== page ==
Marie-Thèrése Walter, one of Picasso’s favourite muses, is depicted on this big portrait, he had secret intimate relations with her while he was married to Russian ballet dancer Olga Khokhlova. Rounded delicate lines, so typical of portraits of Marie, are contrasting here with the precisely drawn cross of the window frame. Muted but fresh colours show the romantic mood of the painter in love. The girl lowered her eyes and is writing something in her diary.
They got acquainted in a picture gallery in Paris. He just grabbed her hand and said: “I’m Picasso! We’ll do great deeds!” They started meeting secretly. Strident and fanciful Surrealism that reigned on his pictures then was gradually replaced by soft femininity, rounded sensitivity and delicate eroticism. However, Marie herself appears on his canvases only several years later. In 1935 their daughter Maya was born, and Olga Khokhlova left the painter.
Lyrical Surrealism of the early 1930s, when mostly Marie is depicted, is one of the peaks of the painter’s creative work and the priceless contribution into the history of arts of the 20th century.
Sold June 19, 2017 at Sotheby's London for £27 million
16 July steve from USA wrote: 'Breathtaking as everything he's ever done. Rich vibrant colors and sharp visceral angles. Picasso is a master'
28 June Nikolai from Switzerland wrote: 'The painting is certainly impressive, to say the least. But what has always struck me as curious is that none of Picasso's other works from this period are anywhere near as accomplished as this painting. It is a well known fact that at one time it was a common practice in teaching painting, for the master to repaint areas of the student's work. In the case of this painting, I cannot help but wonder how much of it might have actually been painted by Picasso's father.'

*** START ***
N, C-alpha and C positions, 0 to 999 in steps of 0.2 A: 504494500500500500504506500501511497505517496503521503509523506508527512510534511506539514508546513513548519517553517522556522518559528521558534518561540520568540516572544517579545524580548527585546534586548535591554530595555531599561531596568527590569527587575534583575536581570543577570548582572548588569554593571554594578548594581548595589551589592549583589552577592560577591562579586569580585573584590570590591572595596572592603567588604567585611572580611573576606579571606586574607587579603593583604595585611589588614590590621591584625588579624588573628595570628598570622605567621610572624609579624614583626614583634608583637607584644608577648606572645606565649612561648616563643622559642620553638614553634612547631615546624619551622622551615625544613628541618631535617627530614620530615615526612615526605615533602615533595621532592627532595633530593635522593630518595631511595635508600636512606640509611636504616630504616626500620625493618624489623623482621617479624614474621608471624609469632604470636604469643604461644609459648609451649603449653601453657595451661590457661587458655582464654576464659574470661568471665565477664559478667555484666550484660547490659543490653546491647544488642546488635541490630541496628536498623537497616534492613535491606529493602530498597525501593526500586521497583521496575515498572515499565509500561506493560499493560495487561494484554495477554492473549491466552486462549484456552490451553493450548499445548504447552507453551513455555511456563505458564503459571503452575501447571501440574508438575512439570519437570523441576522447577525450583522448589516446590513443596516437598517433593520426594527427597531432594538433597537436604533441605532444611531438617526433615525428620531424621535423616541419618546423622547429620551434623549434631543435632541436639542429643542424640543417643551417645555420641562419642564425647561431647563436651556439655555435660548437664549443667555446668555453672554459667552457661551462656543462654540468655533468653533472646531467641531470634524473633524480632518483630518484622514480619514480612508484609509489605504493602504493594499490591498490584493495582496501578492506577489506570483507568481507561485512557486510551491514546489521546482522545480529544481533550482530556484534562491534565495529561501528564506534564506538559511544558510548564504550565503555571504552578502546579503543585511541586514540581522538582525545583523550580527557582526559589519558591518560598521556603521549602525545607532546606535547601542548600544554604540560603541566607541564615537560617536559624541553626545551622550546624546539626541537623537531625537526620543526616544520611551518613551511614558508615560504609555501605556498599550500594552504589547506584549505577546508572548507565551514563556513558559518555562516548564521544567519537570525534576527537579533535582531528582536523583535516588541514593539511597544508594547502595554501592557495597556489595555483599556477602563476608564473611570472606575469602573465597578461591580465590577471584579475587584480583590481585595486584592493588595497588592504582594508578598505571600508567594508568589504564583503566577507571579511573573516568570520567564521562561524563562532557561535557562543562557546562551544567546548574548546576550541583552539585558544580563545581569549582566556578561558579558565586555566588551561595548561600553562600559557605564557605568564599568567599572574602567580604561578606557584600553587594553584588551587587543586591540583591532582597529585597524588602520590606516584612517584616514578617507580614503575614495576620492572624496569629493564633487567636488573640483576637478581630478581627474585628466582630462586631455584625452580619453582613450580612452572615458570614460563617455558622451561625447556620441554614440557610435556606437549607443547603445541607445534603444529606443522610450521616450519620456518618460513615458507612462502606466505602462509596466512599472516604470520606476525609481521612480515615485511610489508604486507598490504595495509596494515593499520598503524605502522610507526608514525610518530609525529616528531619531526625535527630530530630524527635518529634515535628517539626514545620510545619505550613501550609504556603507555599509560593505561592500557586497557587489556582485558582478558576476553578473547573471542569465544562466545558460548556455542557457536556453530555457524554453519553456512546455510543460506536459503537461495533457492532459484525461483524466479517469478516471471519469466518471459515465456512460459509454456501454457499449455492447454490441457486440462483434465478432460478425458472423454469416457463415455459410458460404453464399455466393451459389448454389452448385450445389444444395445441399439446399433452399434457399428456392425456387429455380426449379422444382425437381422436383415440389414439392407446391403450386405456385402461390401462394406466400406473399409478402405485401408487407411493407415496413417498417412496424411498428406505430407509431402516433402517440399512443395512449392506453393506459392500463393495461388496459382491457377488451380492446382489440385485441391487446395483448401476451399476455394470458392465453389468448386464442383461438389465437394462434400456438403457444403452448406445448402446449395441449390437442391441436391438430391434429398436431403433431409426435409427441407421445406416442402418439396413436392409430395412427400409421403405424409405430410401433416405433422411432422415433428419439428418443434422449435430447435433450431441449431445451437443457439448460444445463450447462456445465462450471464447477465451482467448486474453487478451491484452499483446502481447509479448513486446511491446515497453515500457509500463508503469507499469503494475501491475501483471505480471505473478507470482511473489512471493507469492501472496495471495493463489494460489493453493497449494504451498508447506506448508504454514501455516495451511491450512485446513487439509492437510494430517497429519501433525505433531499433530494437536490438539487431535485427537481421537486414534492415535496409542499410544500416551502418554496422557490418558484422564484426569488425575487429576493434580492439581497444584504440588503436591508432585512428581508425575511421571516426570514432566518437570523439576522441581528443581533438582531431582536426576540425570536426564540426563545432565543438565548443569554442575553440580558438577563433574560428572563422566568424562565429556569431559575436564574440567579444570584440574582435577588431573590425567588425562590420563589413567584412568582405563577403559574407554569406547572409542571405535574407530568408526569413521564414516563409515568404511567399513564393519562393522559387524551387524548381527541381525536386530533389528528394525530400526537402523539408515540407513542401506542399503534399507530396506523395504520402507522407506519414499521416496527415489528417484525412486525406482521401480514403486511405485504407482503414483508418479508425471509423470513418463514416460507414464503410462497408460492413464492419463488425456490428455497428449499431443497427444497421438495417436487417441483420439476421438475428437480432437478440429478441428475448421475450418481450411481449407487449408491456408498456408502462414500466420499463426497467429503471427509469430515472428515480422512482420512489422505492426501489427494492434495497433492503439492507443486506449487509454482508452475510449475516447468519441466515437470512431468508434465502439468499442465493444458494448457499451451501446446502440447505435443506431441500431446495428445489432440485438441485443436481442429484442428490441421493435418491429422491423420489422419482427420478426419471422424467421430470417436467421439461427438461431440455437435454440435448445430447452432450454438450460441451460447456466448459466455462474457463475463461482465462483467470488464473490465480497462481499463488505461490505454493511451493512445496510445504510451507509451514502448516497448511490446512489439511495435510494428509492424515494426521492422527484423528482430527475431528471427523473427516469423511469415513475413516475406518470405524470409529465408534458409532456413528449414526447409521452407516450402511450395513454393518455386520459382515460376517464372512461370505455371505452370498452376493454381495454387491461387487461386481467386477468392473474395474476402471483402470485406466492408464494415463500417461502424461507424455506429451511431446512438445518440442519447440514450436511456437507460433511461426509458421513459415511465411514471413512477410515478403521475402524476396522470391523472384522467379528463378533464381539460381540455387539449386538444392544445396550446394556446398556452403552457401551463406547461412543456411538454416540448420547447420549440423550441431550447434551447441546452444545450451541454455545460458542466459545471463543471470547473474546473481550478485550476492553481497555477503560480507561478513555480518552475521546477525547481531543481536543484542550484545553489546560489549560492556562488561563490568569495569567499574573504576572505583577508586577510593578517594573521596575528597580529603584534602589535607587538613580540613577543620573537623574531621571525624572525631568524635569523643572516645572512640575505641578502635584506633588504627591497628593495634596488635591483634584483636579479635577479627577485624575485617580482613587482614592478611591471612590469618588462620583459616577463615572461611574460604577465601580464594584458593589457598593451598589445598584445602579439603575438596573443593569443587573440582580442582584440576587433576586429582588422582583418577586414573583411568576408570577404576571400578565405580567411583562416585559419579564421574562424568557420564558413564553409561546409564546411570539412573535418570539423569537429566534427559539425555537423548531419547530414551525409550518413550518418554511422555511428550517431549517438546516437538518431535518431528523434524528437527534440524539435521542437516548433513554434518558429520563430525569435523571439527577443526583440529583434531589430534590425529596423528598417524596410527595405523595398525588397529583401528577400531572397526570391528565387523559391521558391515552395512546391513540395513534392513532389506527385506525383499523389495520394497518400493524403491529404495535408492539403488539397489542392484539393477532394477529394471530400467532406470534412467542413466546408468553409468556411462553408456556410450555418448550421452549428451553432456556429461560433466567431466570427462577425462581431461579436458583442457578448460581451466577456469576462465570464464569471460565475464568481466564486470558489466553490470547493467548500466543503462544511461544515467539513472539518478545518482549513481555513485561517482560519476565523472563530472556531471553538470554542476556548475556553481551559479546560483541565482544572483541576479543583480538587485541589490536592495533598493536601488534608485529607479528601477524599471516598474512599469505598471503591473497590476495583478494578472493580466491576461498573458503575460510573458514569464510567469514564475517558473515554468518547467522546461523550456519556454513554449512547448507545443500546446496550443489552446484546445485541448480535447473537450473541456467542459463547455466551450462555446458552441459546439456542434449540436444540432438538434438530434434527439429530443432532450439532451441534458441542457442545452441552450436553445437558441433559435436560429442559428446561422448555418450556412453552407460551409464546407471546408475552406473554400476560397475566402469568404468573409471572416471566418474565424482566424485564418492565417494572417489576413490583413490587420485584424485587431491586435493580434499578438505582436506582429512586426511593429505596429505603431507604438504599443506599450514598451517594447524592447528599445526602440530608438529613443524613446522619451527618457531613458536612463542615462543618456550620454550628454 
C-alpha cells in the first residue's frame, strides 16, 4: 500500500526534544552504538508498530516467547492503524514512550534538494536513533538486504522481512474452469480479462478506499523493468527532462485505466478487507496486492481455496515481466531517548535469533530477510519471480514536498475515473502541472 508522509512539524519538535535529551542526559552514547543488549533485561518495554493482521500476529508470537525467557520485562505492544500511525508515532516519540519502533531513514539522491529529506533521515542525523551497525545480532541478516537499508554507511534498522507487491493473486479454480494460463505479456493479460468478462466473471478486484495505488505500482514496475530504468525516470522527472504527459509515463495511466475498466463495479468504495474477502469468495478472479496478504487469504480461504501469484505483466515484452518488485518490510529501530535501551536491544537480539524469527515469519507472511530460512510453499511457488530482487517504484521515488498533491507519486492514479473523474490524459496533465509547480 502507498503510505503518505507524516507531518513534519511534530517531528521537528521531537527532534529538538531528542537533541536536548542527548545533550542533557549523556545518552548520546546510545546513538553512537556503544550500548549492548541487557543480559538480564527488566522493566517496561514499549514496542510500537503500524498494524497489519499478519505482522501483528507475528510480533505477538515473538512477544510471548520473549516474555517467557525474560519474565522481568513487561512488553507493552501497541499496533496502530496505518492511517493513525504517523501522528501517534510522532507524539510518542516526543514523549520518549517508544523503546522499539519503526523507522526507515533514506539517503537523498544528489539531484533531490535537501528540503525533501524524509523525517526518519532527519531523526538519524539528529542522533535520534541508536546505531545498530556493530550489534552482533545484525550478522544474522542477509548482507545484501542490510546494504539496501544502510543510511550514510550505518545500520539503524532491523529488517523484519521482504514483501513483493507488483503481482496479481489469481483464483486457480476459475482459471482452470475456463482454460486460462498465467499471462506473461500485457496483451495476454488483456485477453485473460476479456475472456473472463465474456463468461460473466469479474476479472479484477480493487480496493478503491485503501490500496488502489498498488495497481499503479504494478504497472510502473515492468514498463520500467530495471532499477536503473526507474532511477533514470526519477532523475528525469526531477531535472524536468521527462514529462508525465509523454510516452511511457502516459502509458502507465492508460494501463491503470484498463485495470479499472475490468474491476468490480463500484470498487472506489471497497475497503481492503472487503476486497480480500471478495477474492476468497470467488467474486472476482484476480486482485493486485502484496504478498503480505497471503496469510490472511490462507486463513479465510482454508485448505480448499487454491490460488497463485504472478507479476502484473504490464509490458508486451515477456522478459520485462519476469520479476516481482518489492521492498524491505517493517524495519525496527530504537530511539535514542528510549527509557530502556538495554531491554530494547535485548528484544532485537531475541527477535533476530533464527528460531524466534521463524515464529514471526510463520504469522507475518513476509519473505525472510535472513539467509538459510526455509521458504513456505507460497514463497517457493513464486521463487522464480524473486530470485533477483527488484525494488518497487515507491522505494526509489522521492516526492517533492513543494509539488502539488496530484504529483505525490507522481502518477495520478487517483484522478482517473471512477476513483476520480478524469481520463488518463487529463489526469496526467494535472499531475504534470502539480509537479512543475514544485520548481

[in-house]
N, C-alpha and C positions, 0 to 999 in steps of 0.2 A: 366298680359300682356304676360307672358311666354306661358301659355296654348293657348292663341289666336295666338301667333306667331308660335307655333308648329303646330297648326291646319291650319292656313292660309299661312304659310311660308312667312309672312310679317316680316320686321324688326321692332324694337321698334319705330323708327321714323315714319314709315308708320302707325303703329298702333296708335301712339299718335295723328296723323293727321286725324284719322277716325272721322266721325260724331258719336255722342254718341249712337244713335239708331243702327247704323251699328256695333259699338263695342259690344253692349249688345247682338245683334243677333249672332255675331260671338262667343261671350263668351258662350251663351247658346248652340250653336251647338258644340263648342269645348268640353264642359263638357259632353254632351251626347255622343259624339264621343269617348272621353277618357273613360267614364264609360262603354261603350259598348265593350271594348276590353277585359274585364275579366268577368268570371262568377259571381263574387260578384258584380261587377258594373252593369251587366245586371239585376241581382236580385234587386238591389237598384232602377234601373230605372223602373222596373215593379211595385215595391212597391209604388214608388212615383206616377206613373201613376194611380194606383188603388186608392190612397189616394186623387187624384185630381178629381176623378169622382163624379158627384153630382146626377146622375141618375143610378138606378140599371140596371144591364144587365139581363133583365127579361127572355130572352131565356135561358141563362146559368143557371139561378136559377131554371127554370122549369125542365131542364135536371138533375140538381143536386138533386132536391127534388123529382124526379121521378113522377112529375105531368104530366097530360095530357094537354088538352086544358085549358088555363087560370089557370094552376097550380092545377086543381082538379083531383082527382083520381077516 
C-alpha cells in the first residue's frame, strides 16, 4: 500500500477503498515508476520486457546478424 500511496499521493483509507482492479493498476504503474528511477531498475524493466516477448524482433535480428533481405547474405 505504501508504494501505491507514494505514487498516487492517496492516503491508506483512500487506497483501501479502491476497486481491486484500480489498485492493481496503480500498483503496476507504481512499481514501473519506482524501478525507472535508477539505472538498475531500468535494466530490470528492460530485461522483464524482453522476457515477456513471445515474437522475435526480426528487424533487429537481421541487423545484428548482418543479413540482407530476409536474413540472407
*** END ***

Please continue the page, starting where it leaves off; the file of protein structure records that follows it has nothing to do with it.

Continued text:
14 June Ricardo Lapin from Switzerland wrote: 'How much perversion to treat a couple as if they were an object (a model, "muse", etc.) and be indifferent to painting their suffering over and over again, for years without doing anything to help her.'
24 May byats wurnt from Switzerland wrote: 'I think, when dealing with an abstract piece, one must take an approach similar to reading.
On the right, I can see buildings, a staple of modern life.
Warm colours, may indicate heat?
There's a curtain on the left harlequin.
Now we just have to make sense of it.'
15 May Wong Tsz Hang from Switzerland wrote: 'The drawings are confusing, there are many colours mixed together and don't know what it is. And it looks unusual.'
23 April Santiago from San Diego wrote: 'Did Picasso ever draw some daises white and yellow on a window sill?'
30 March Cassandra from Scandinavia wrote: 'This in intruiguing, I am researching this painting for a school project.'
25 March Cosma from Germany wrote: ':) Look at this great picture and smile. GO PAINTIG NOT WAR'
24 February Vic from Melbourne wrote: 'Can't believe Picasso made a sculpture of Ye himself'
12 February Alan from Rochester wrote: 'Anybody know in what museum or collection HEAD OF A WOMAN WITH BLUE HAT RED RIBBON
(Tête de femme au chapeau bleu a ruban rouge), 1939 is located?'
10 February Micheal Scott from Rochester wrote: 'This says a lot about our society.'
24 January Per Hansen from Hawley, PA wrote: 'French to English translation is incorrect for painting labeled "Man leans hands across has table", 1916.
Correct translation: Man with hands crossed leaning on a table'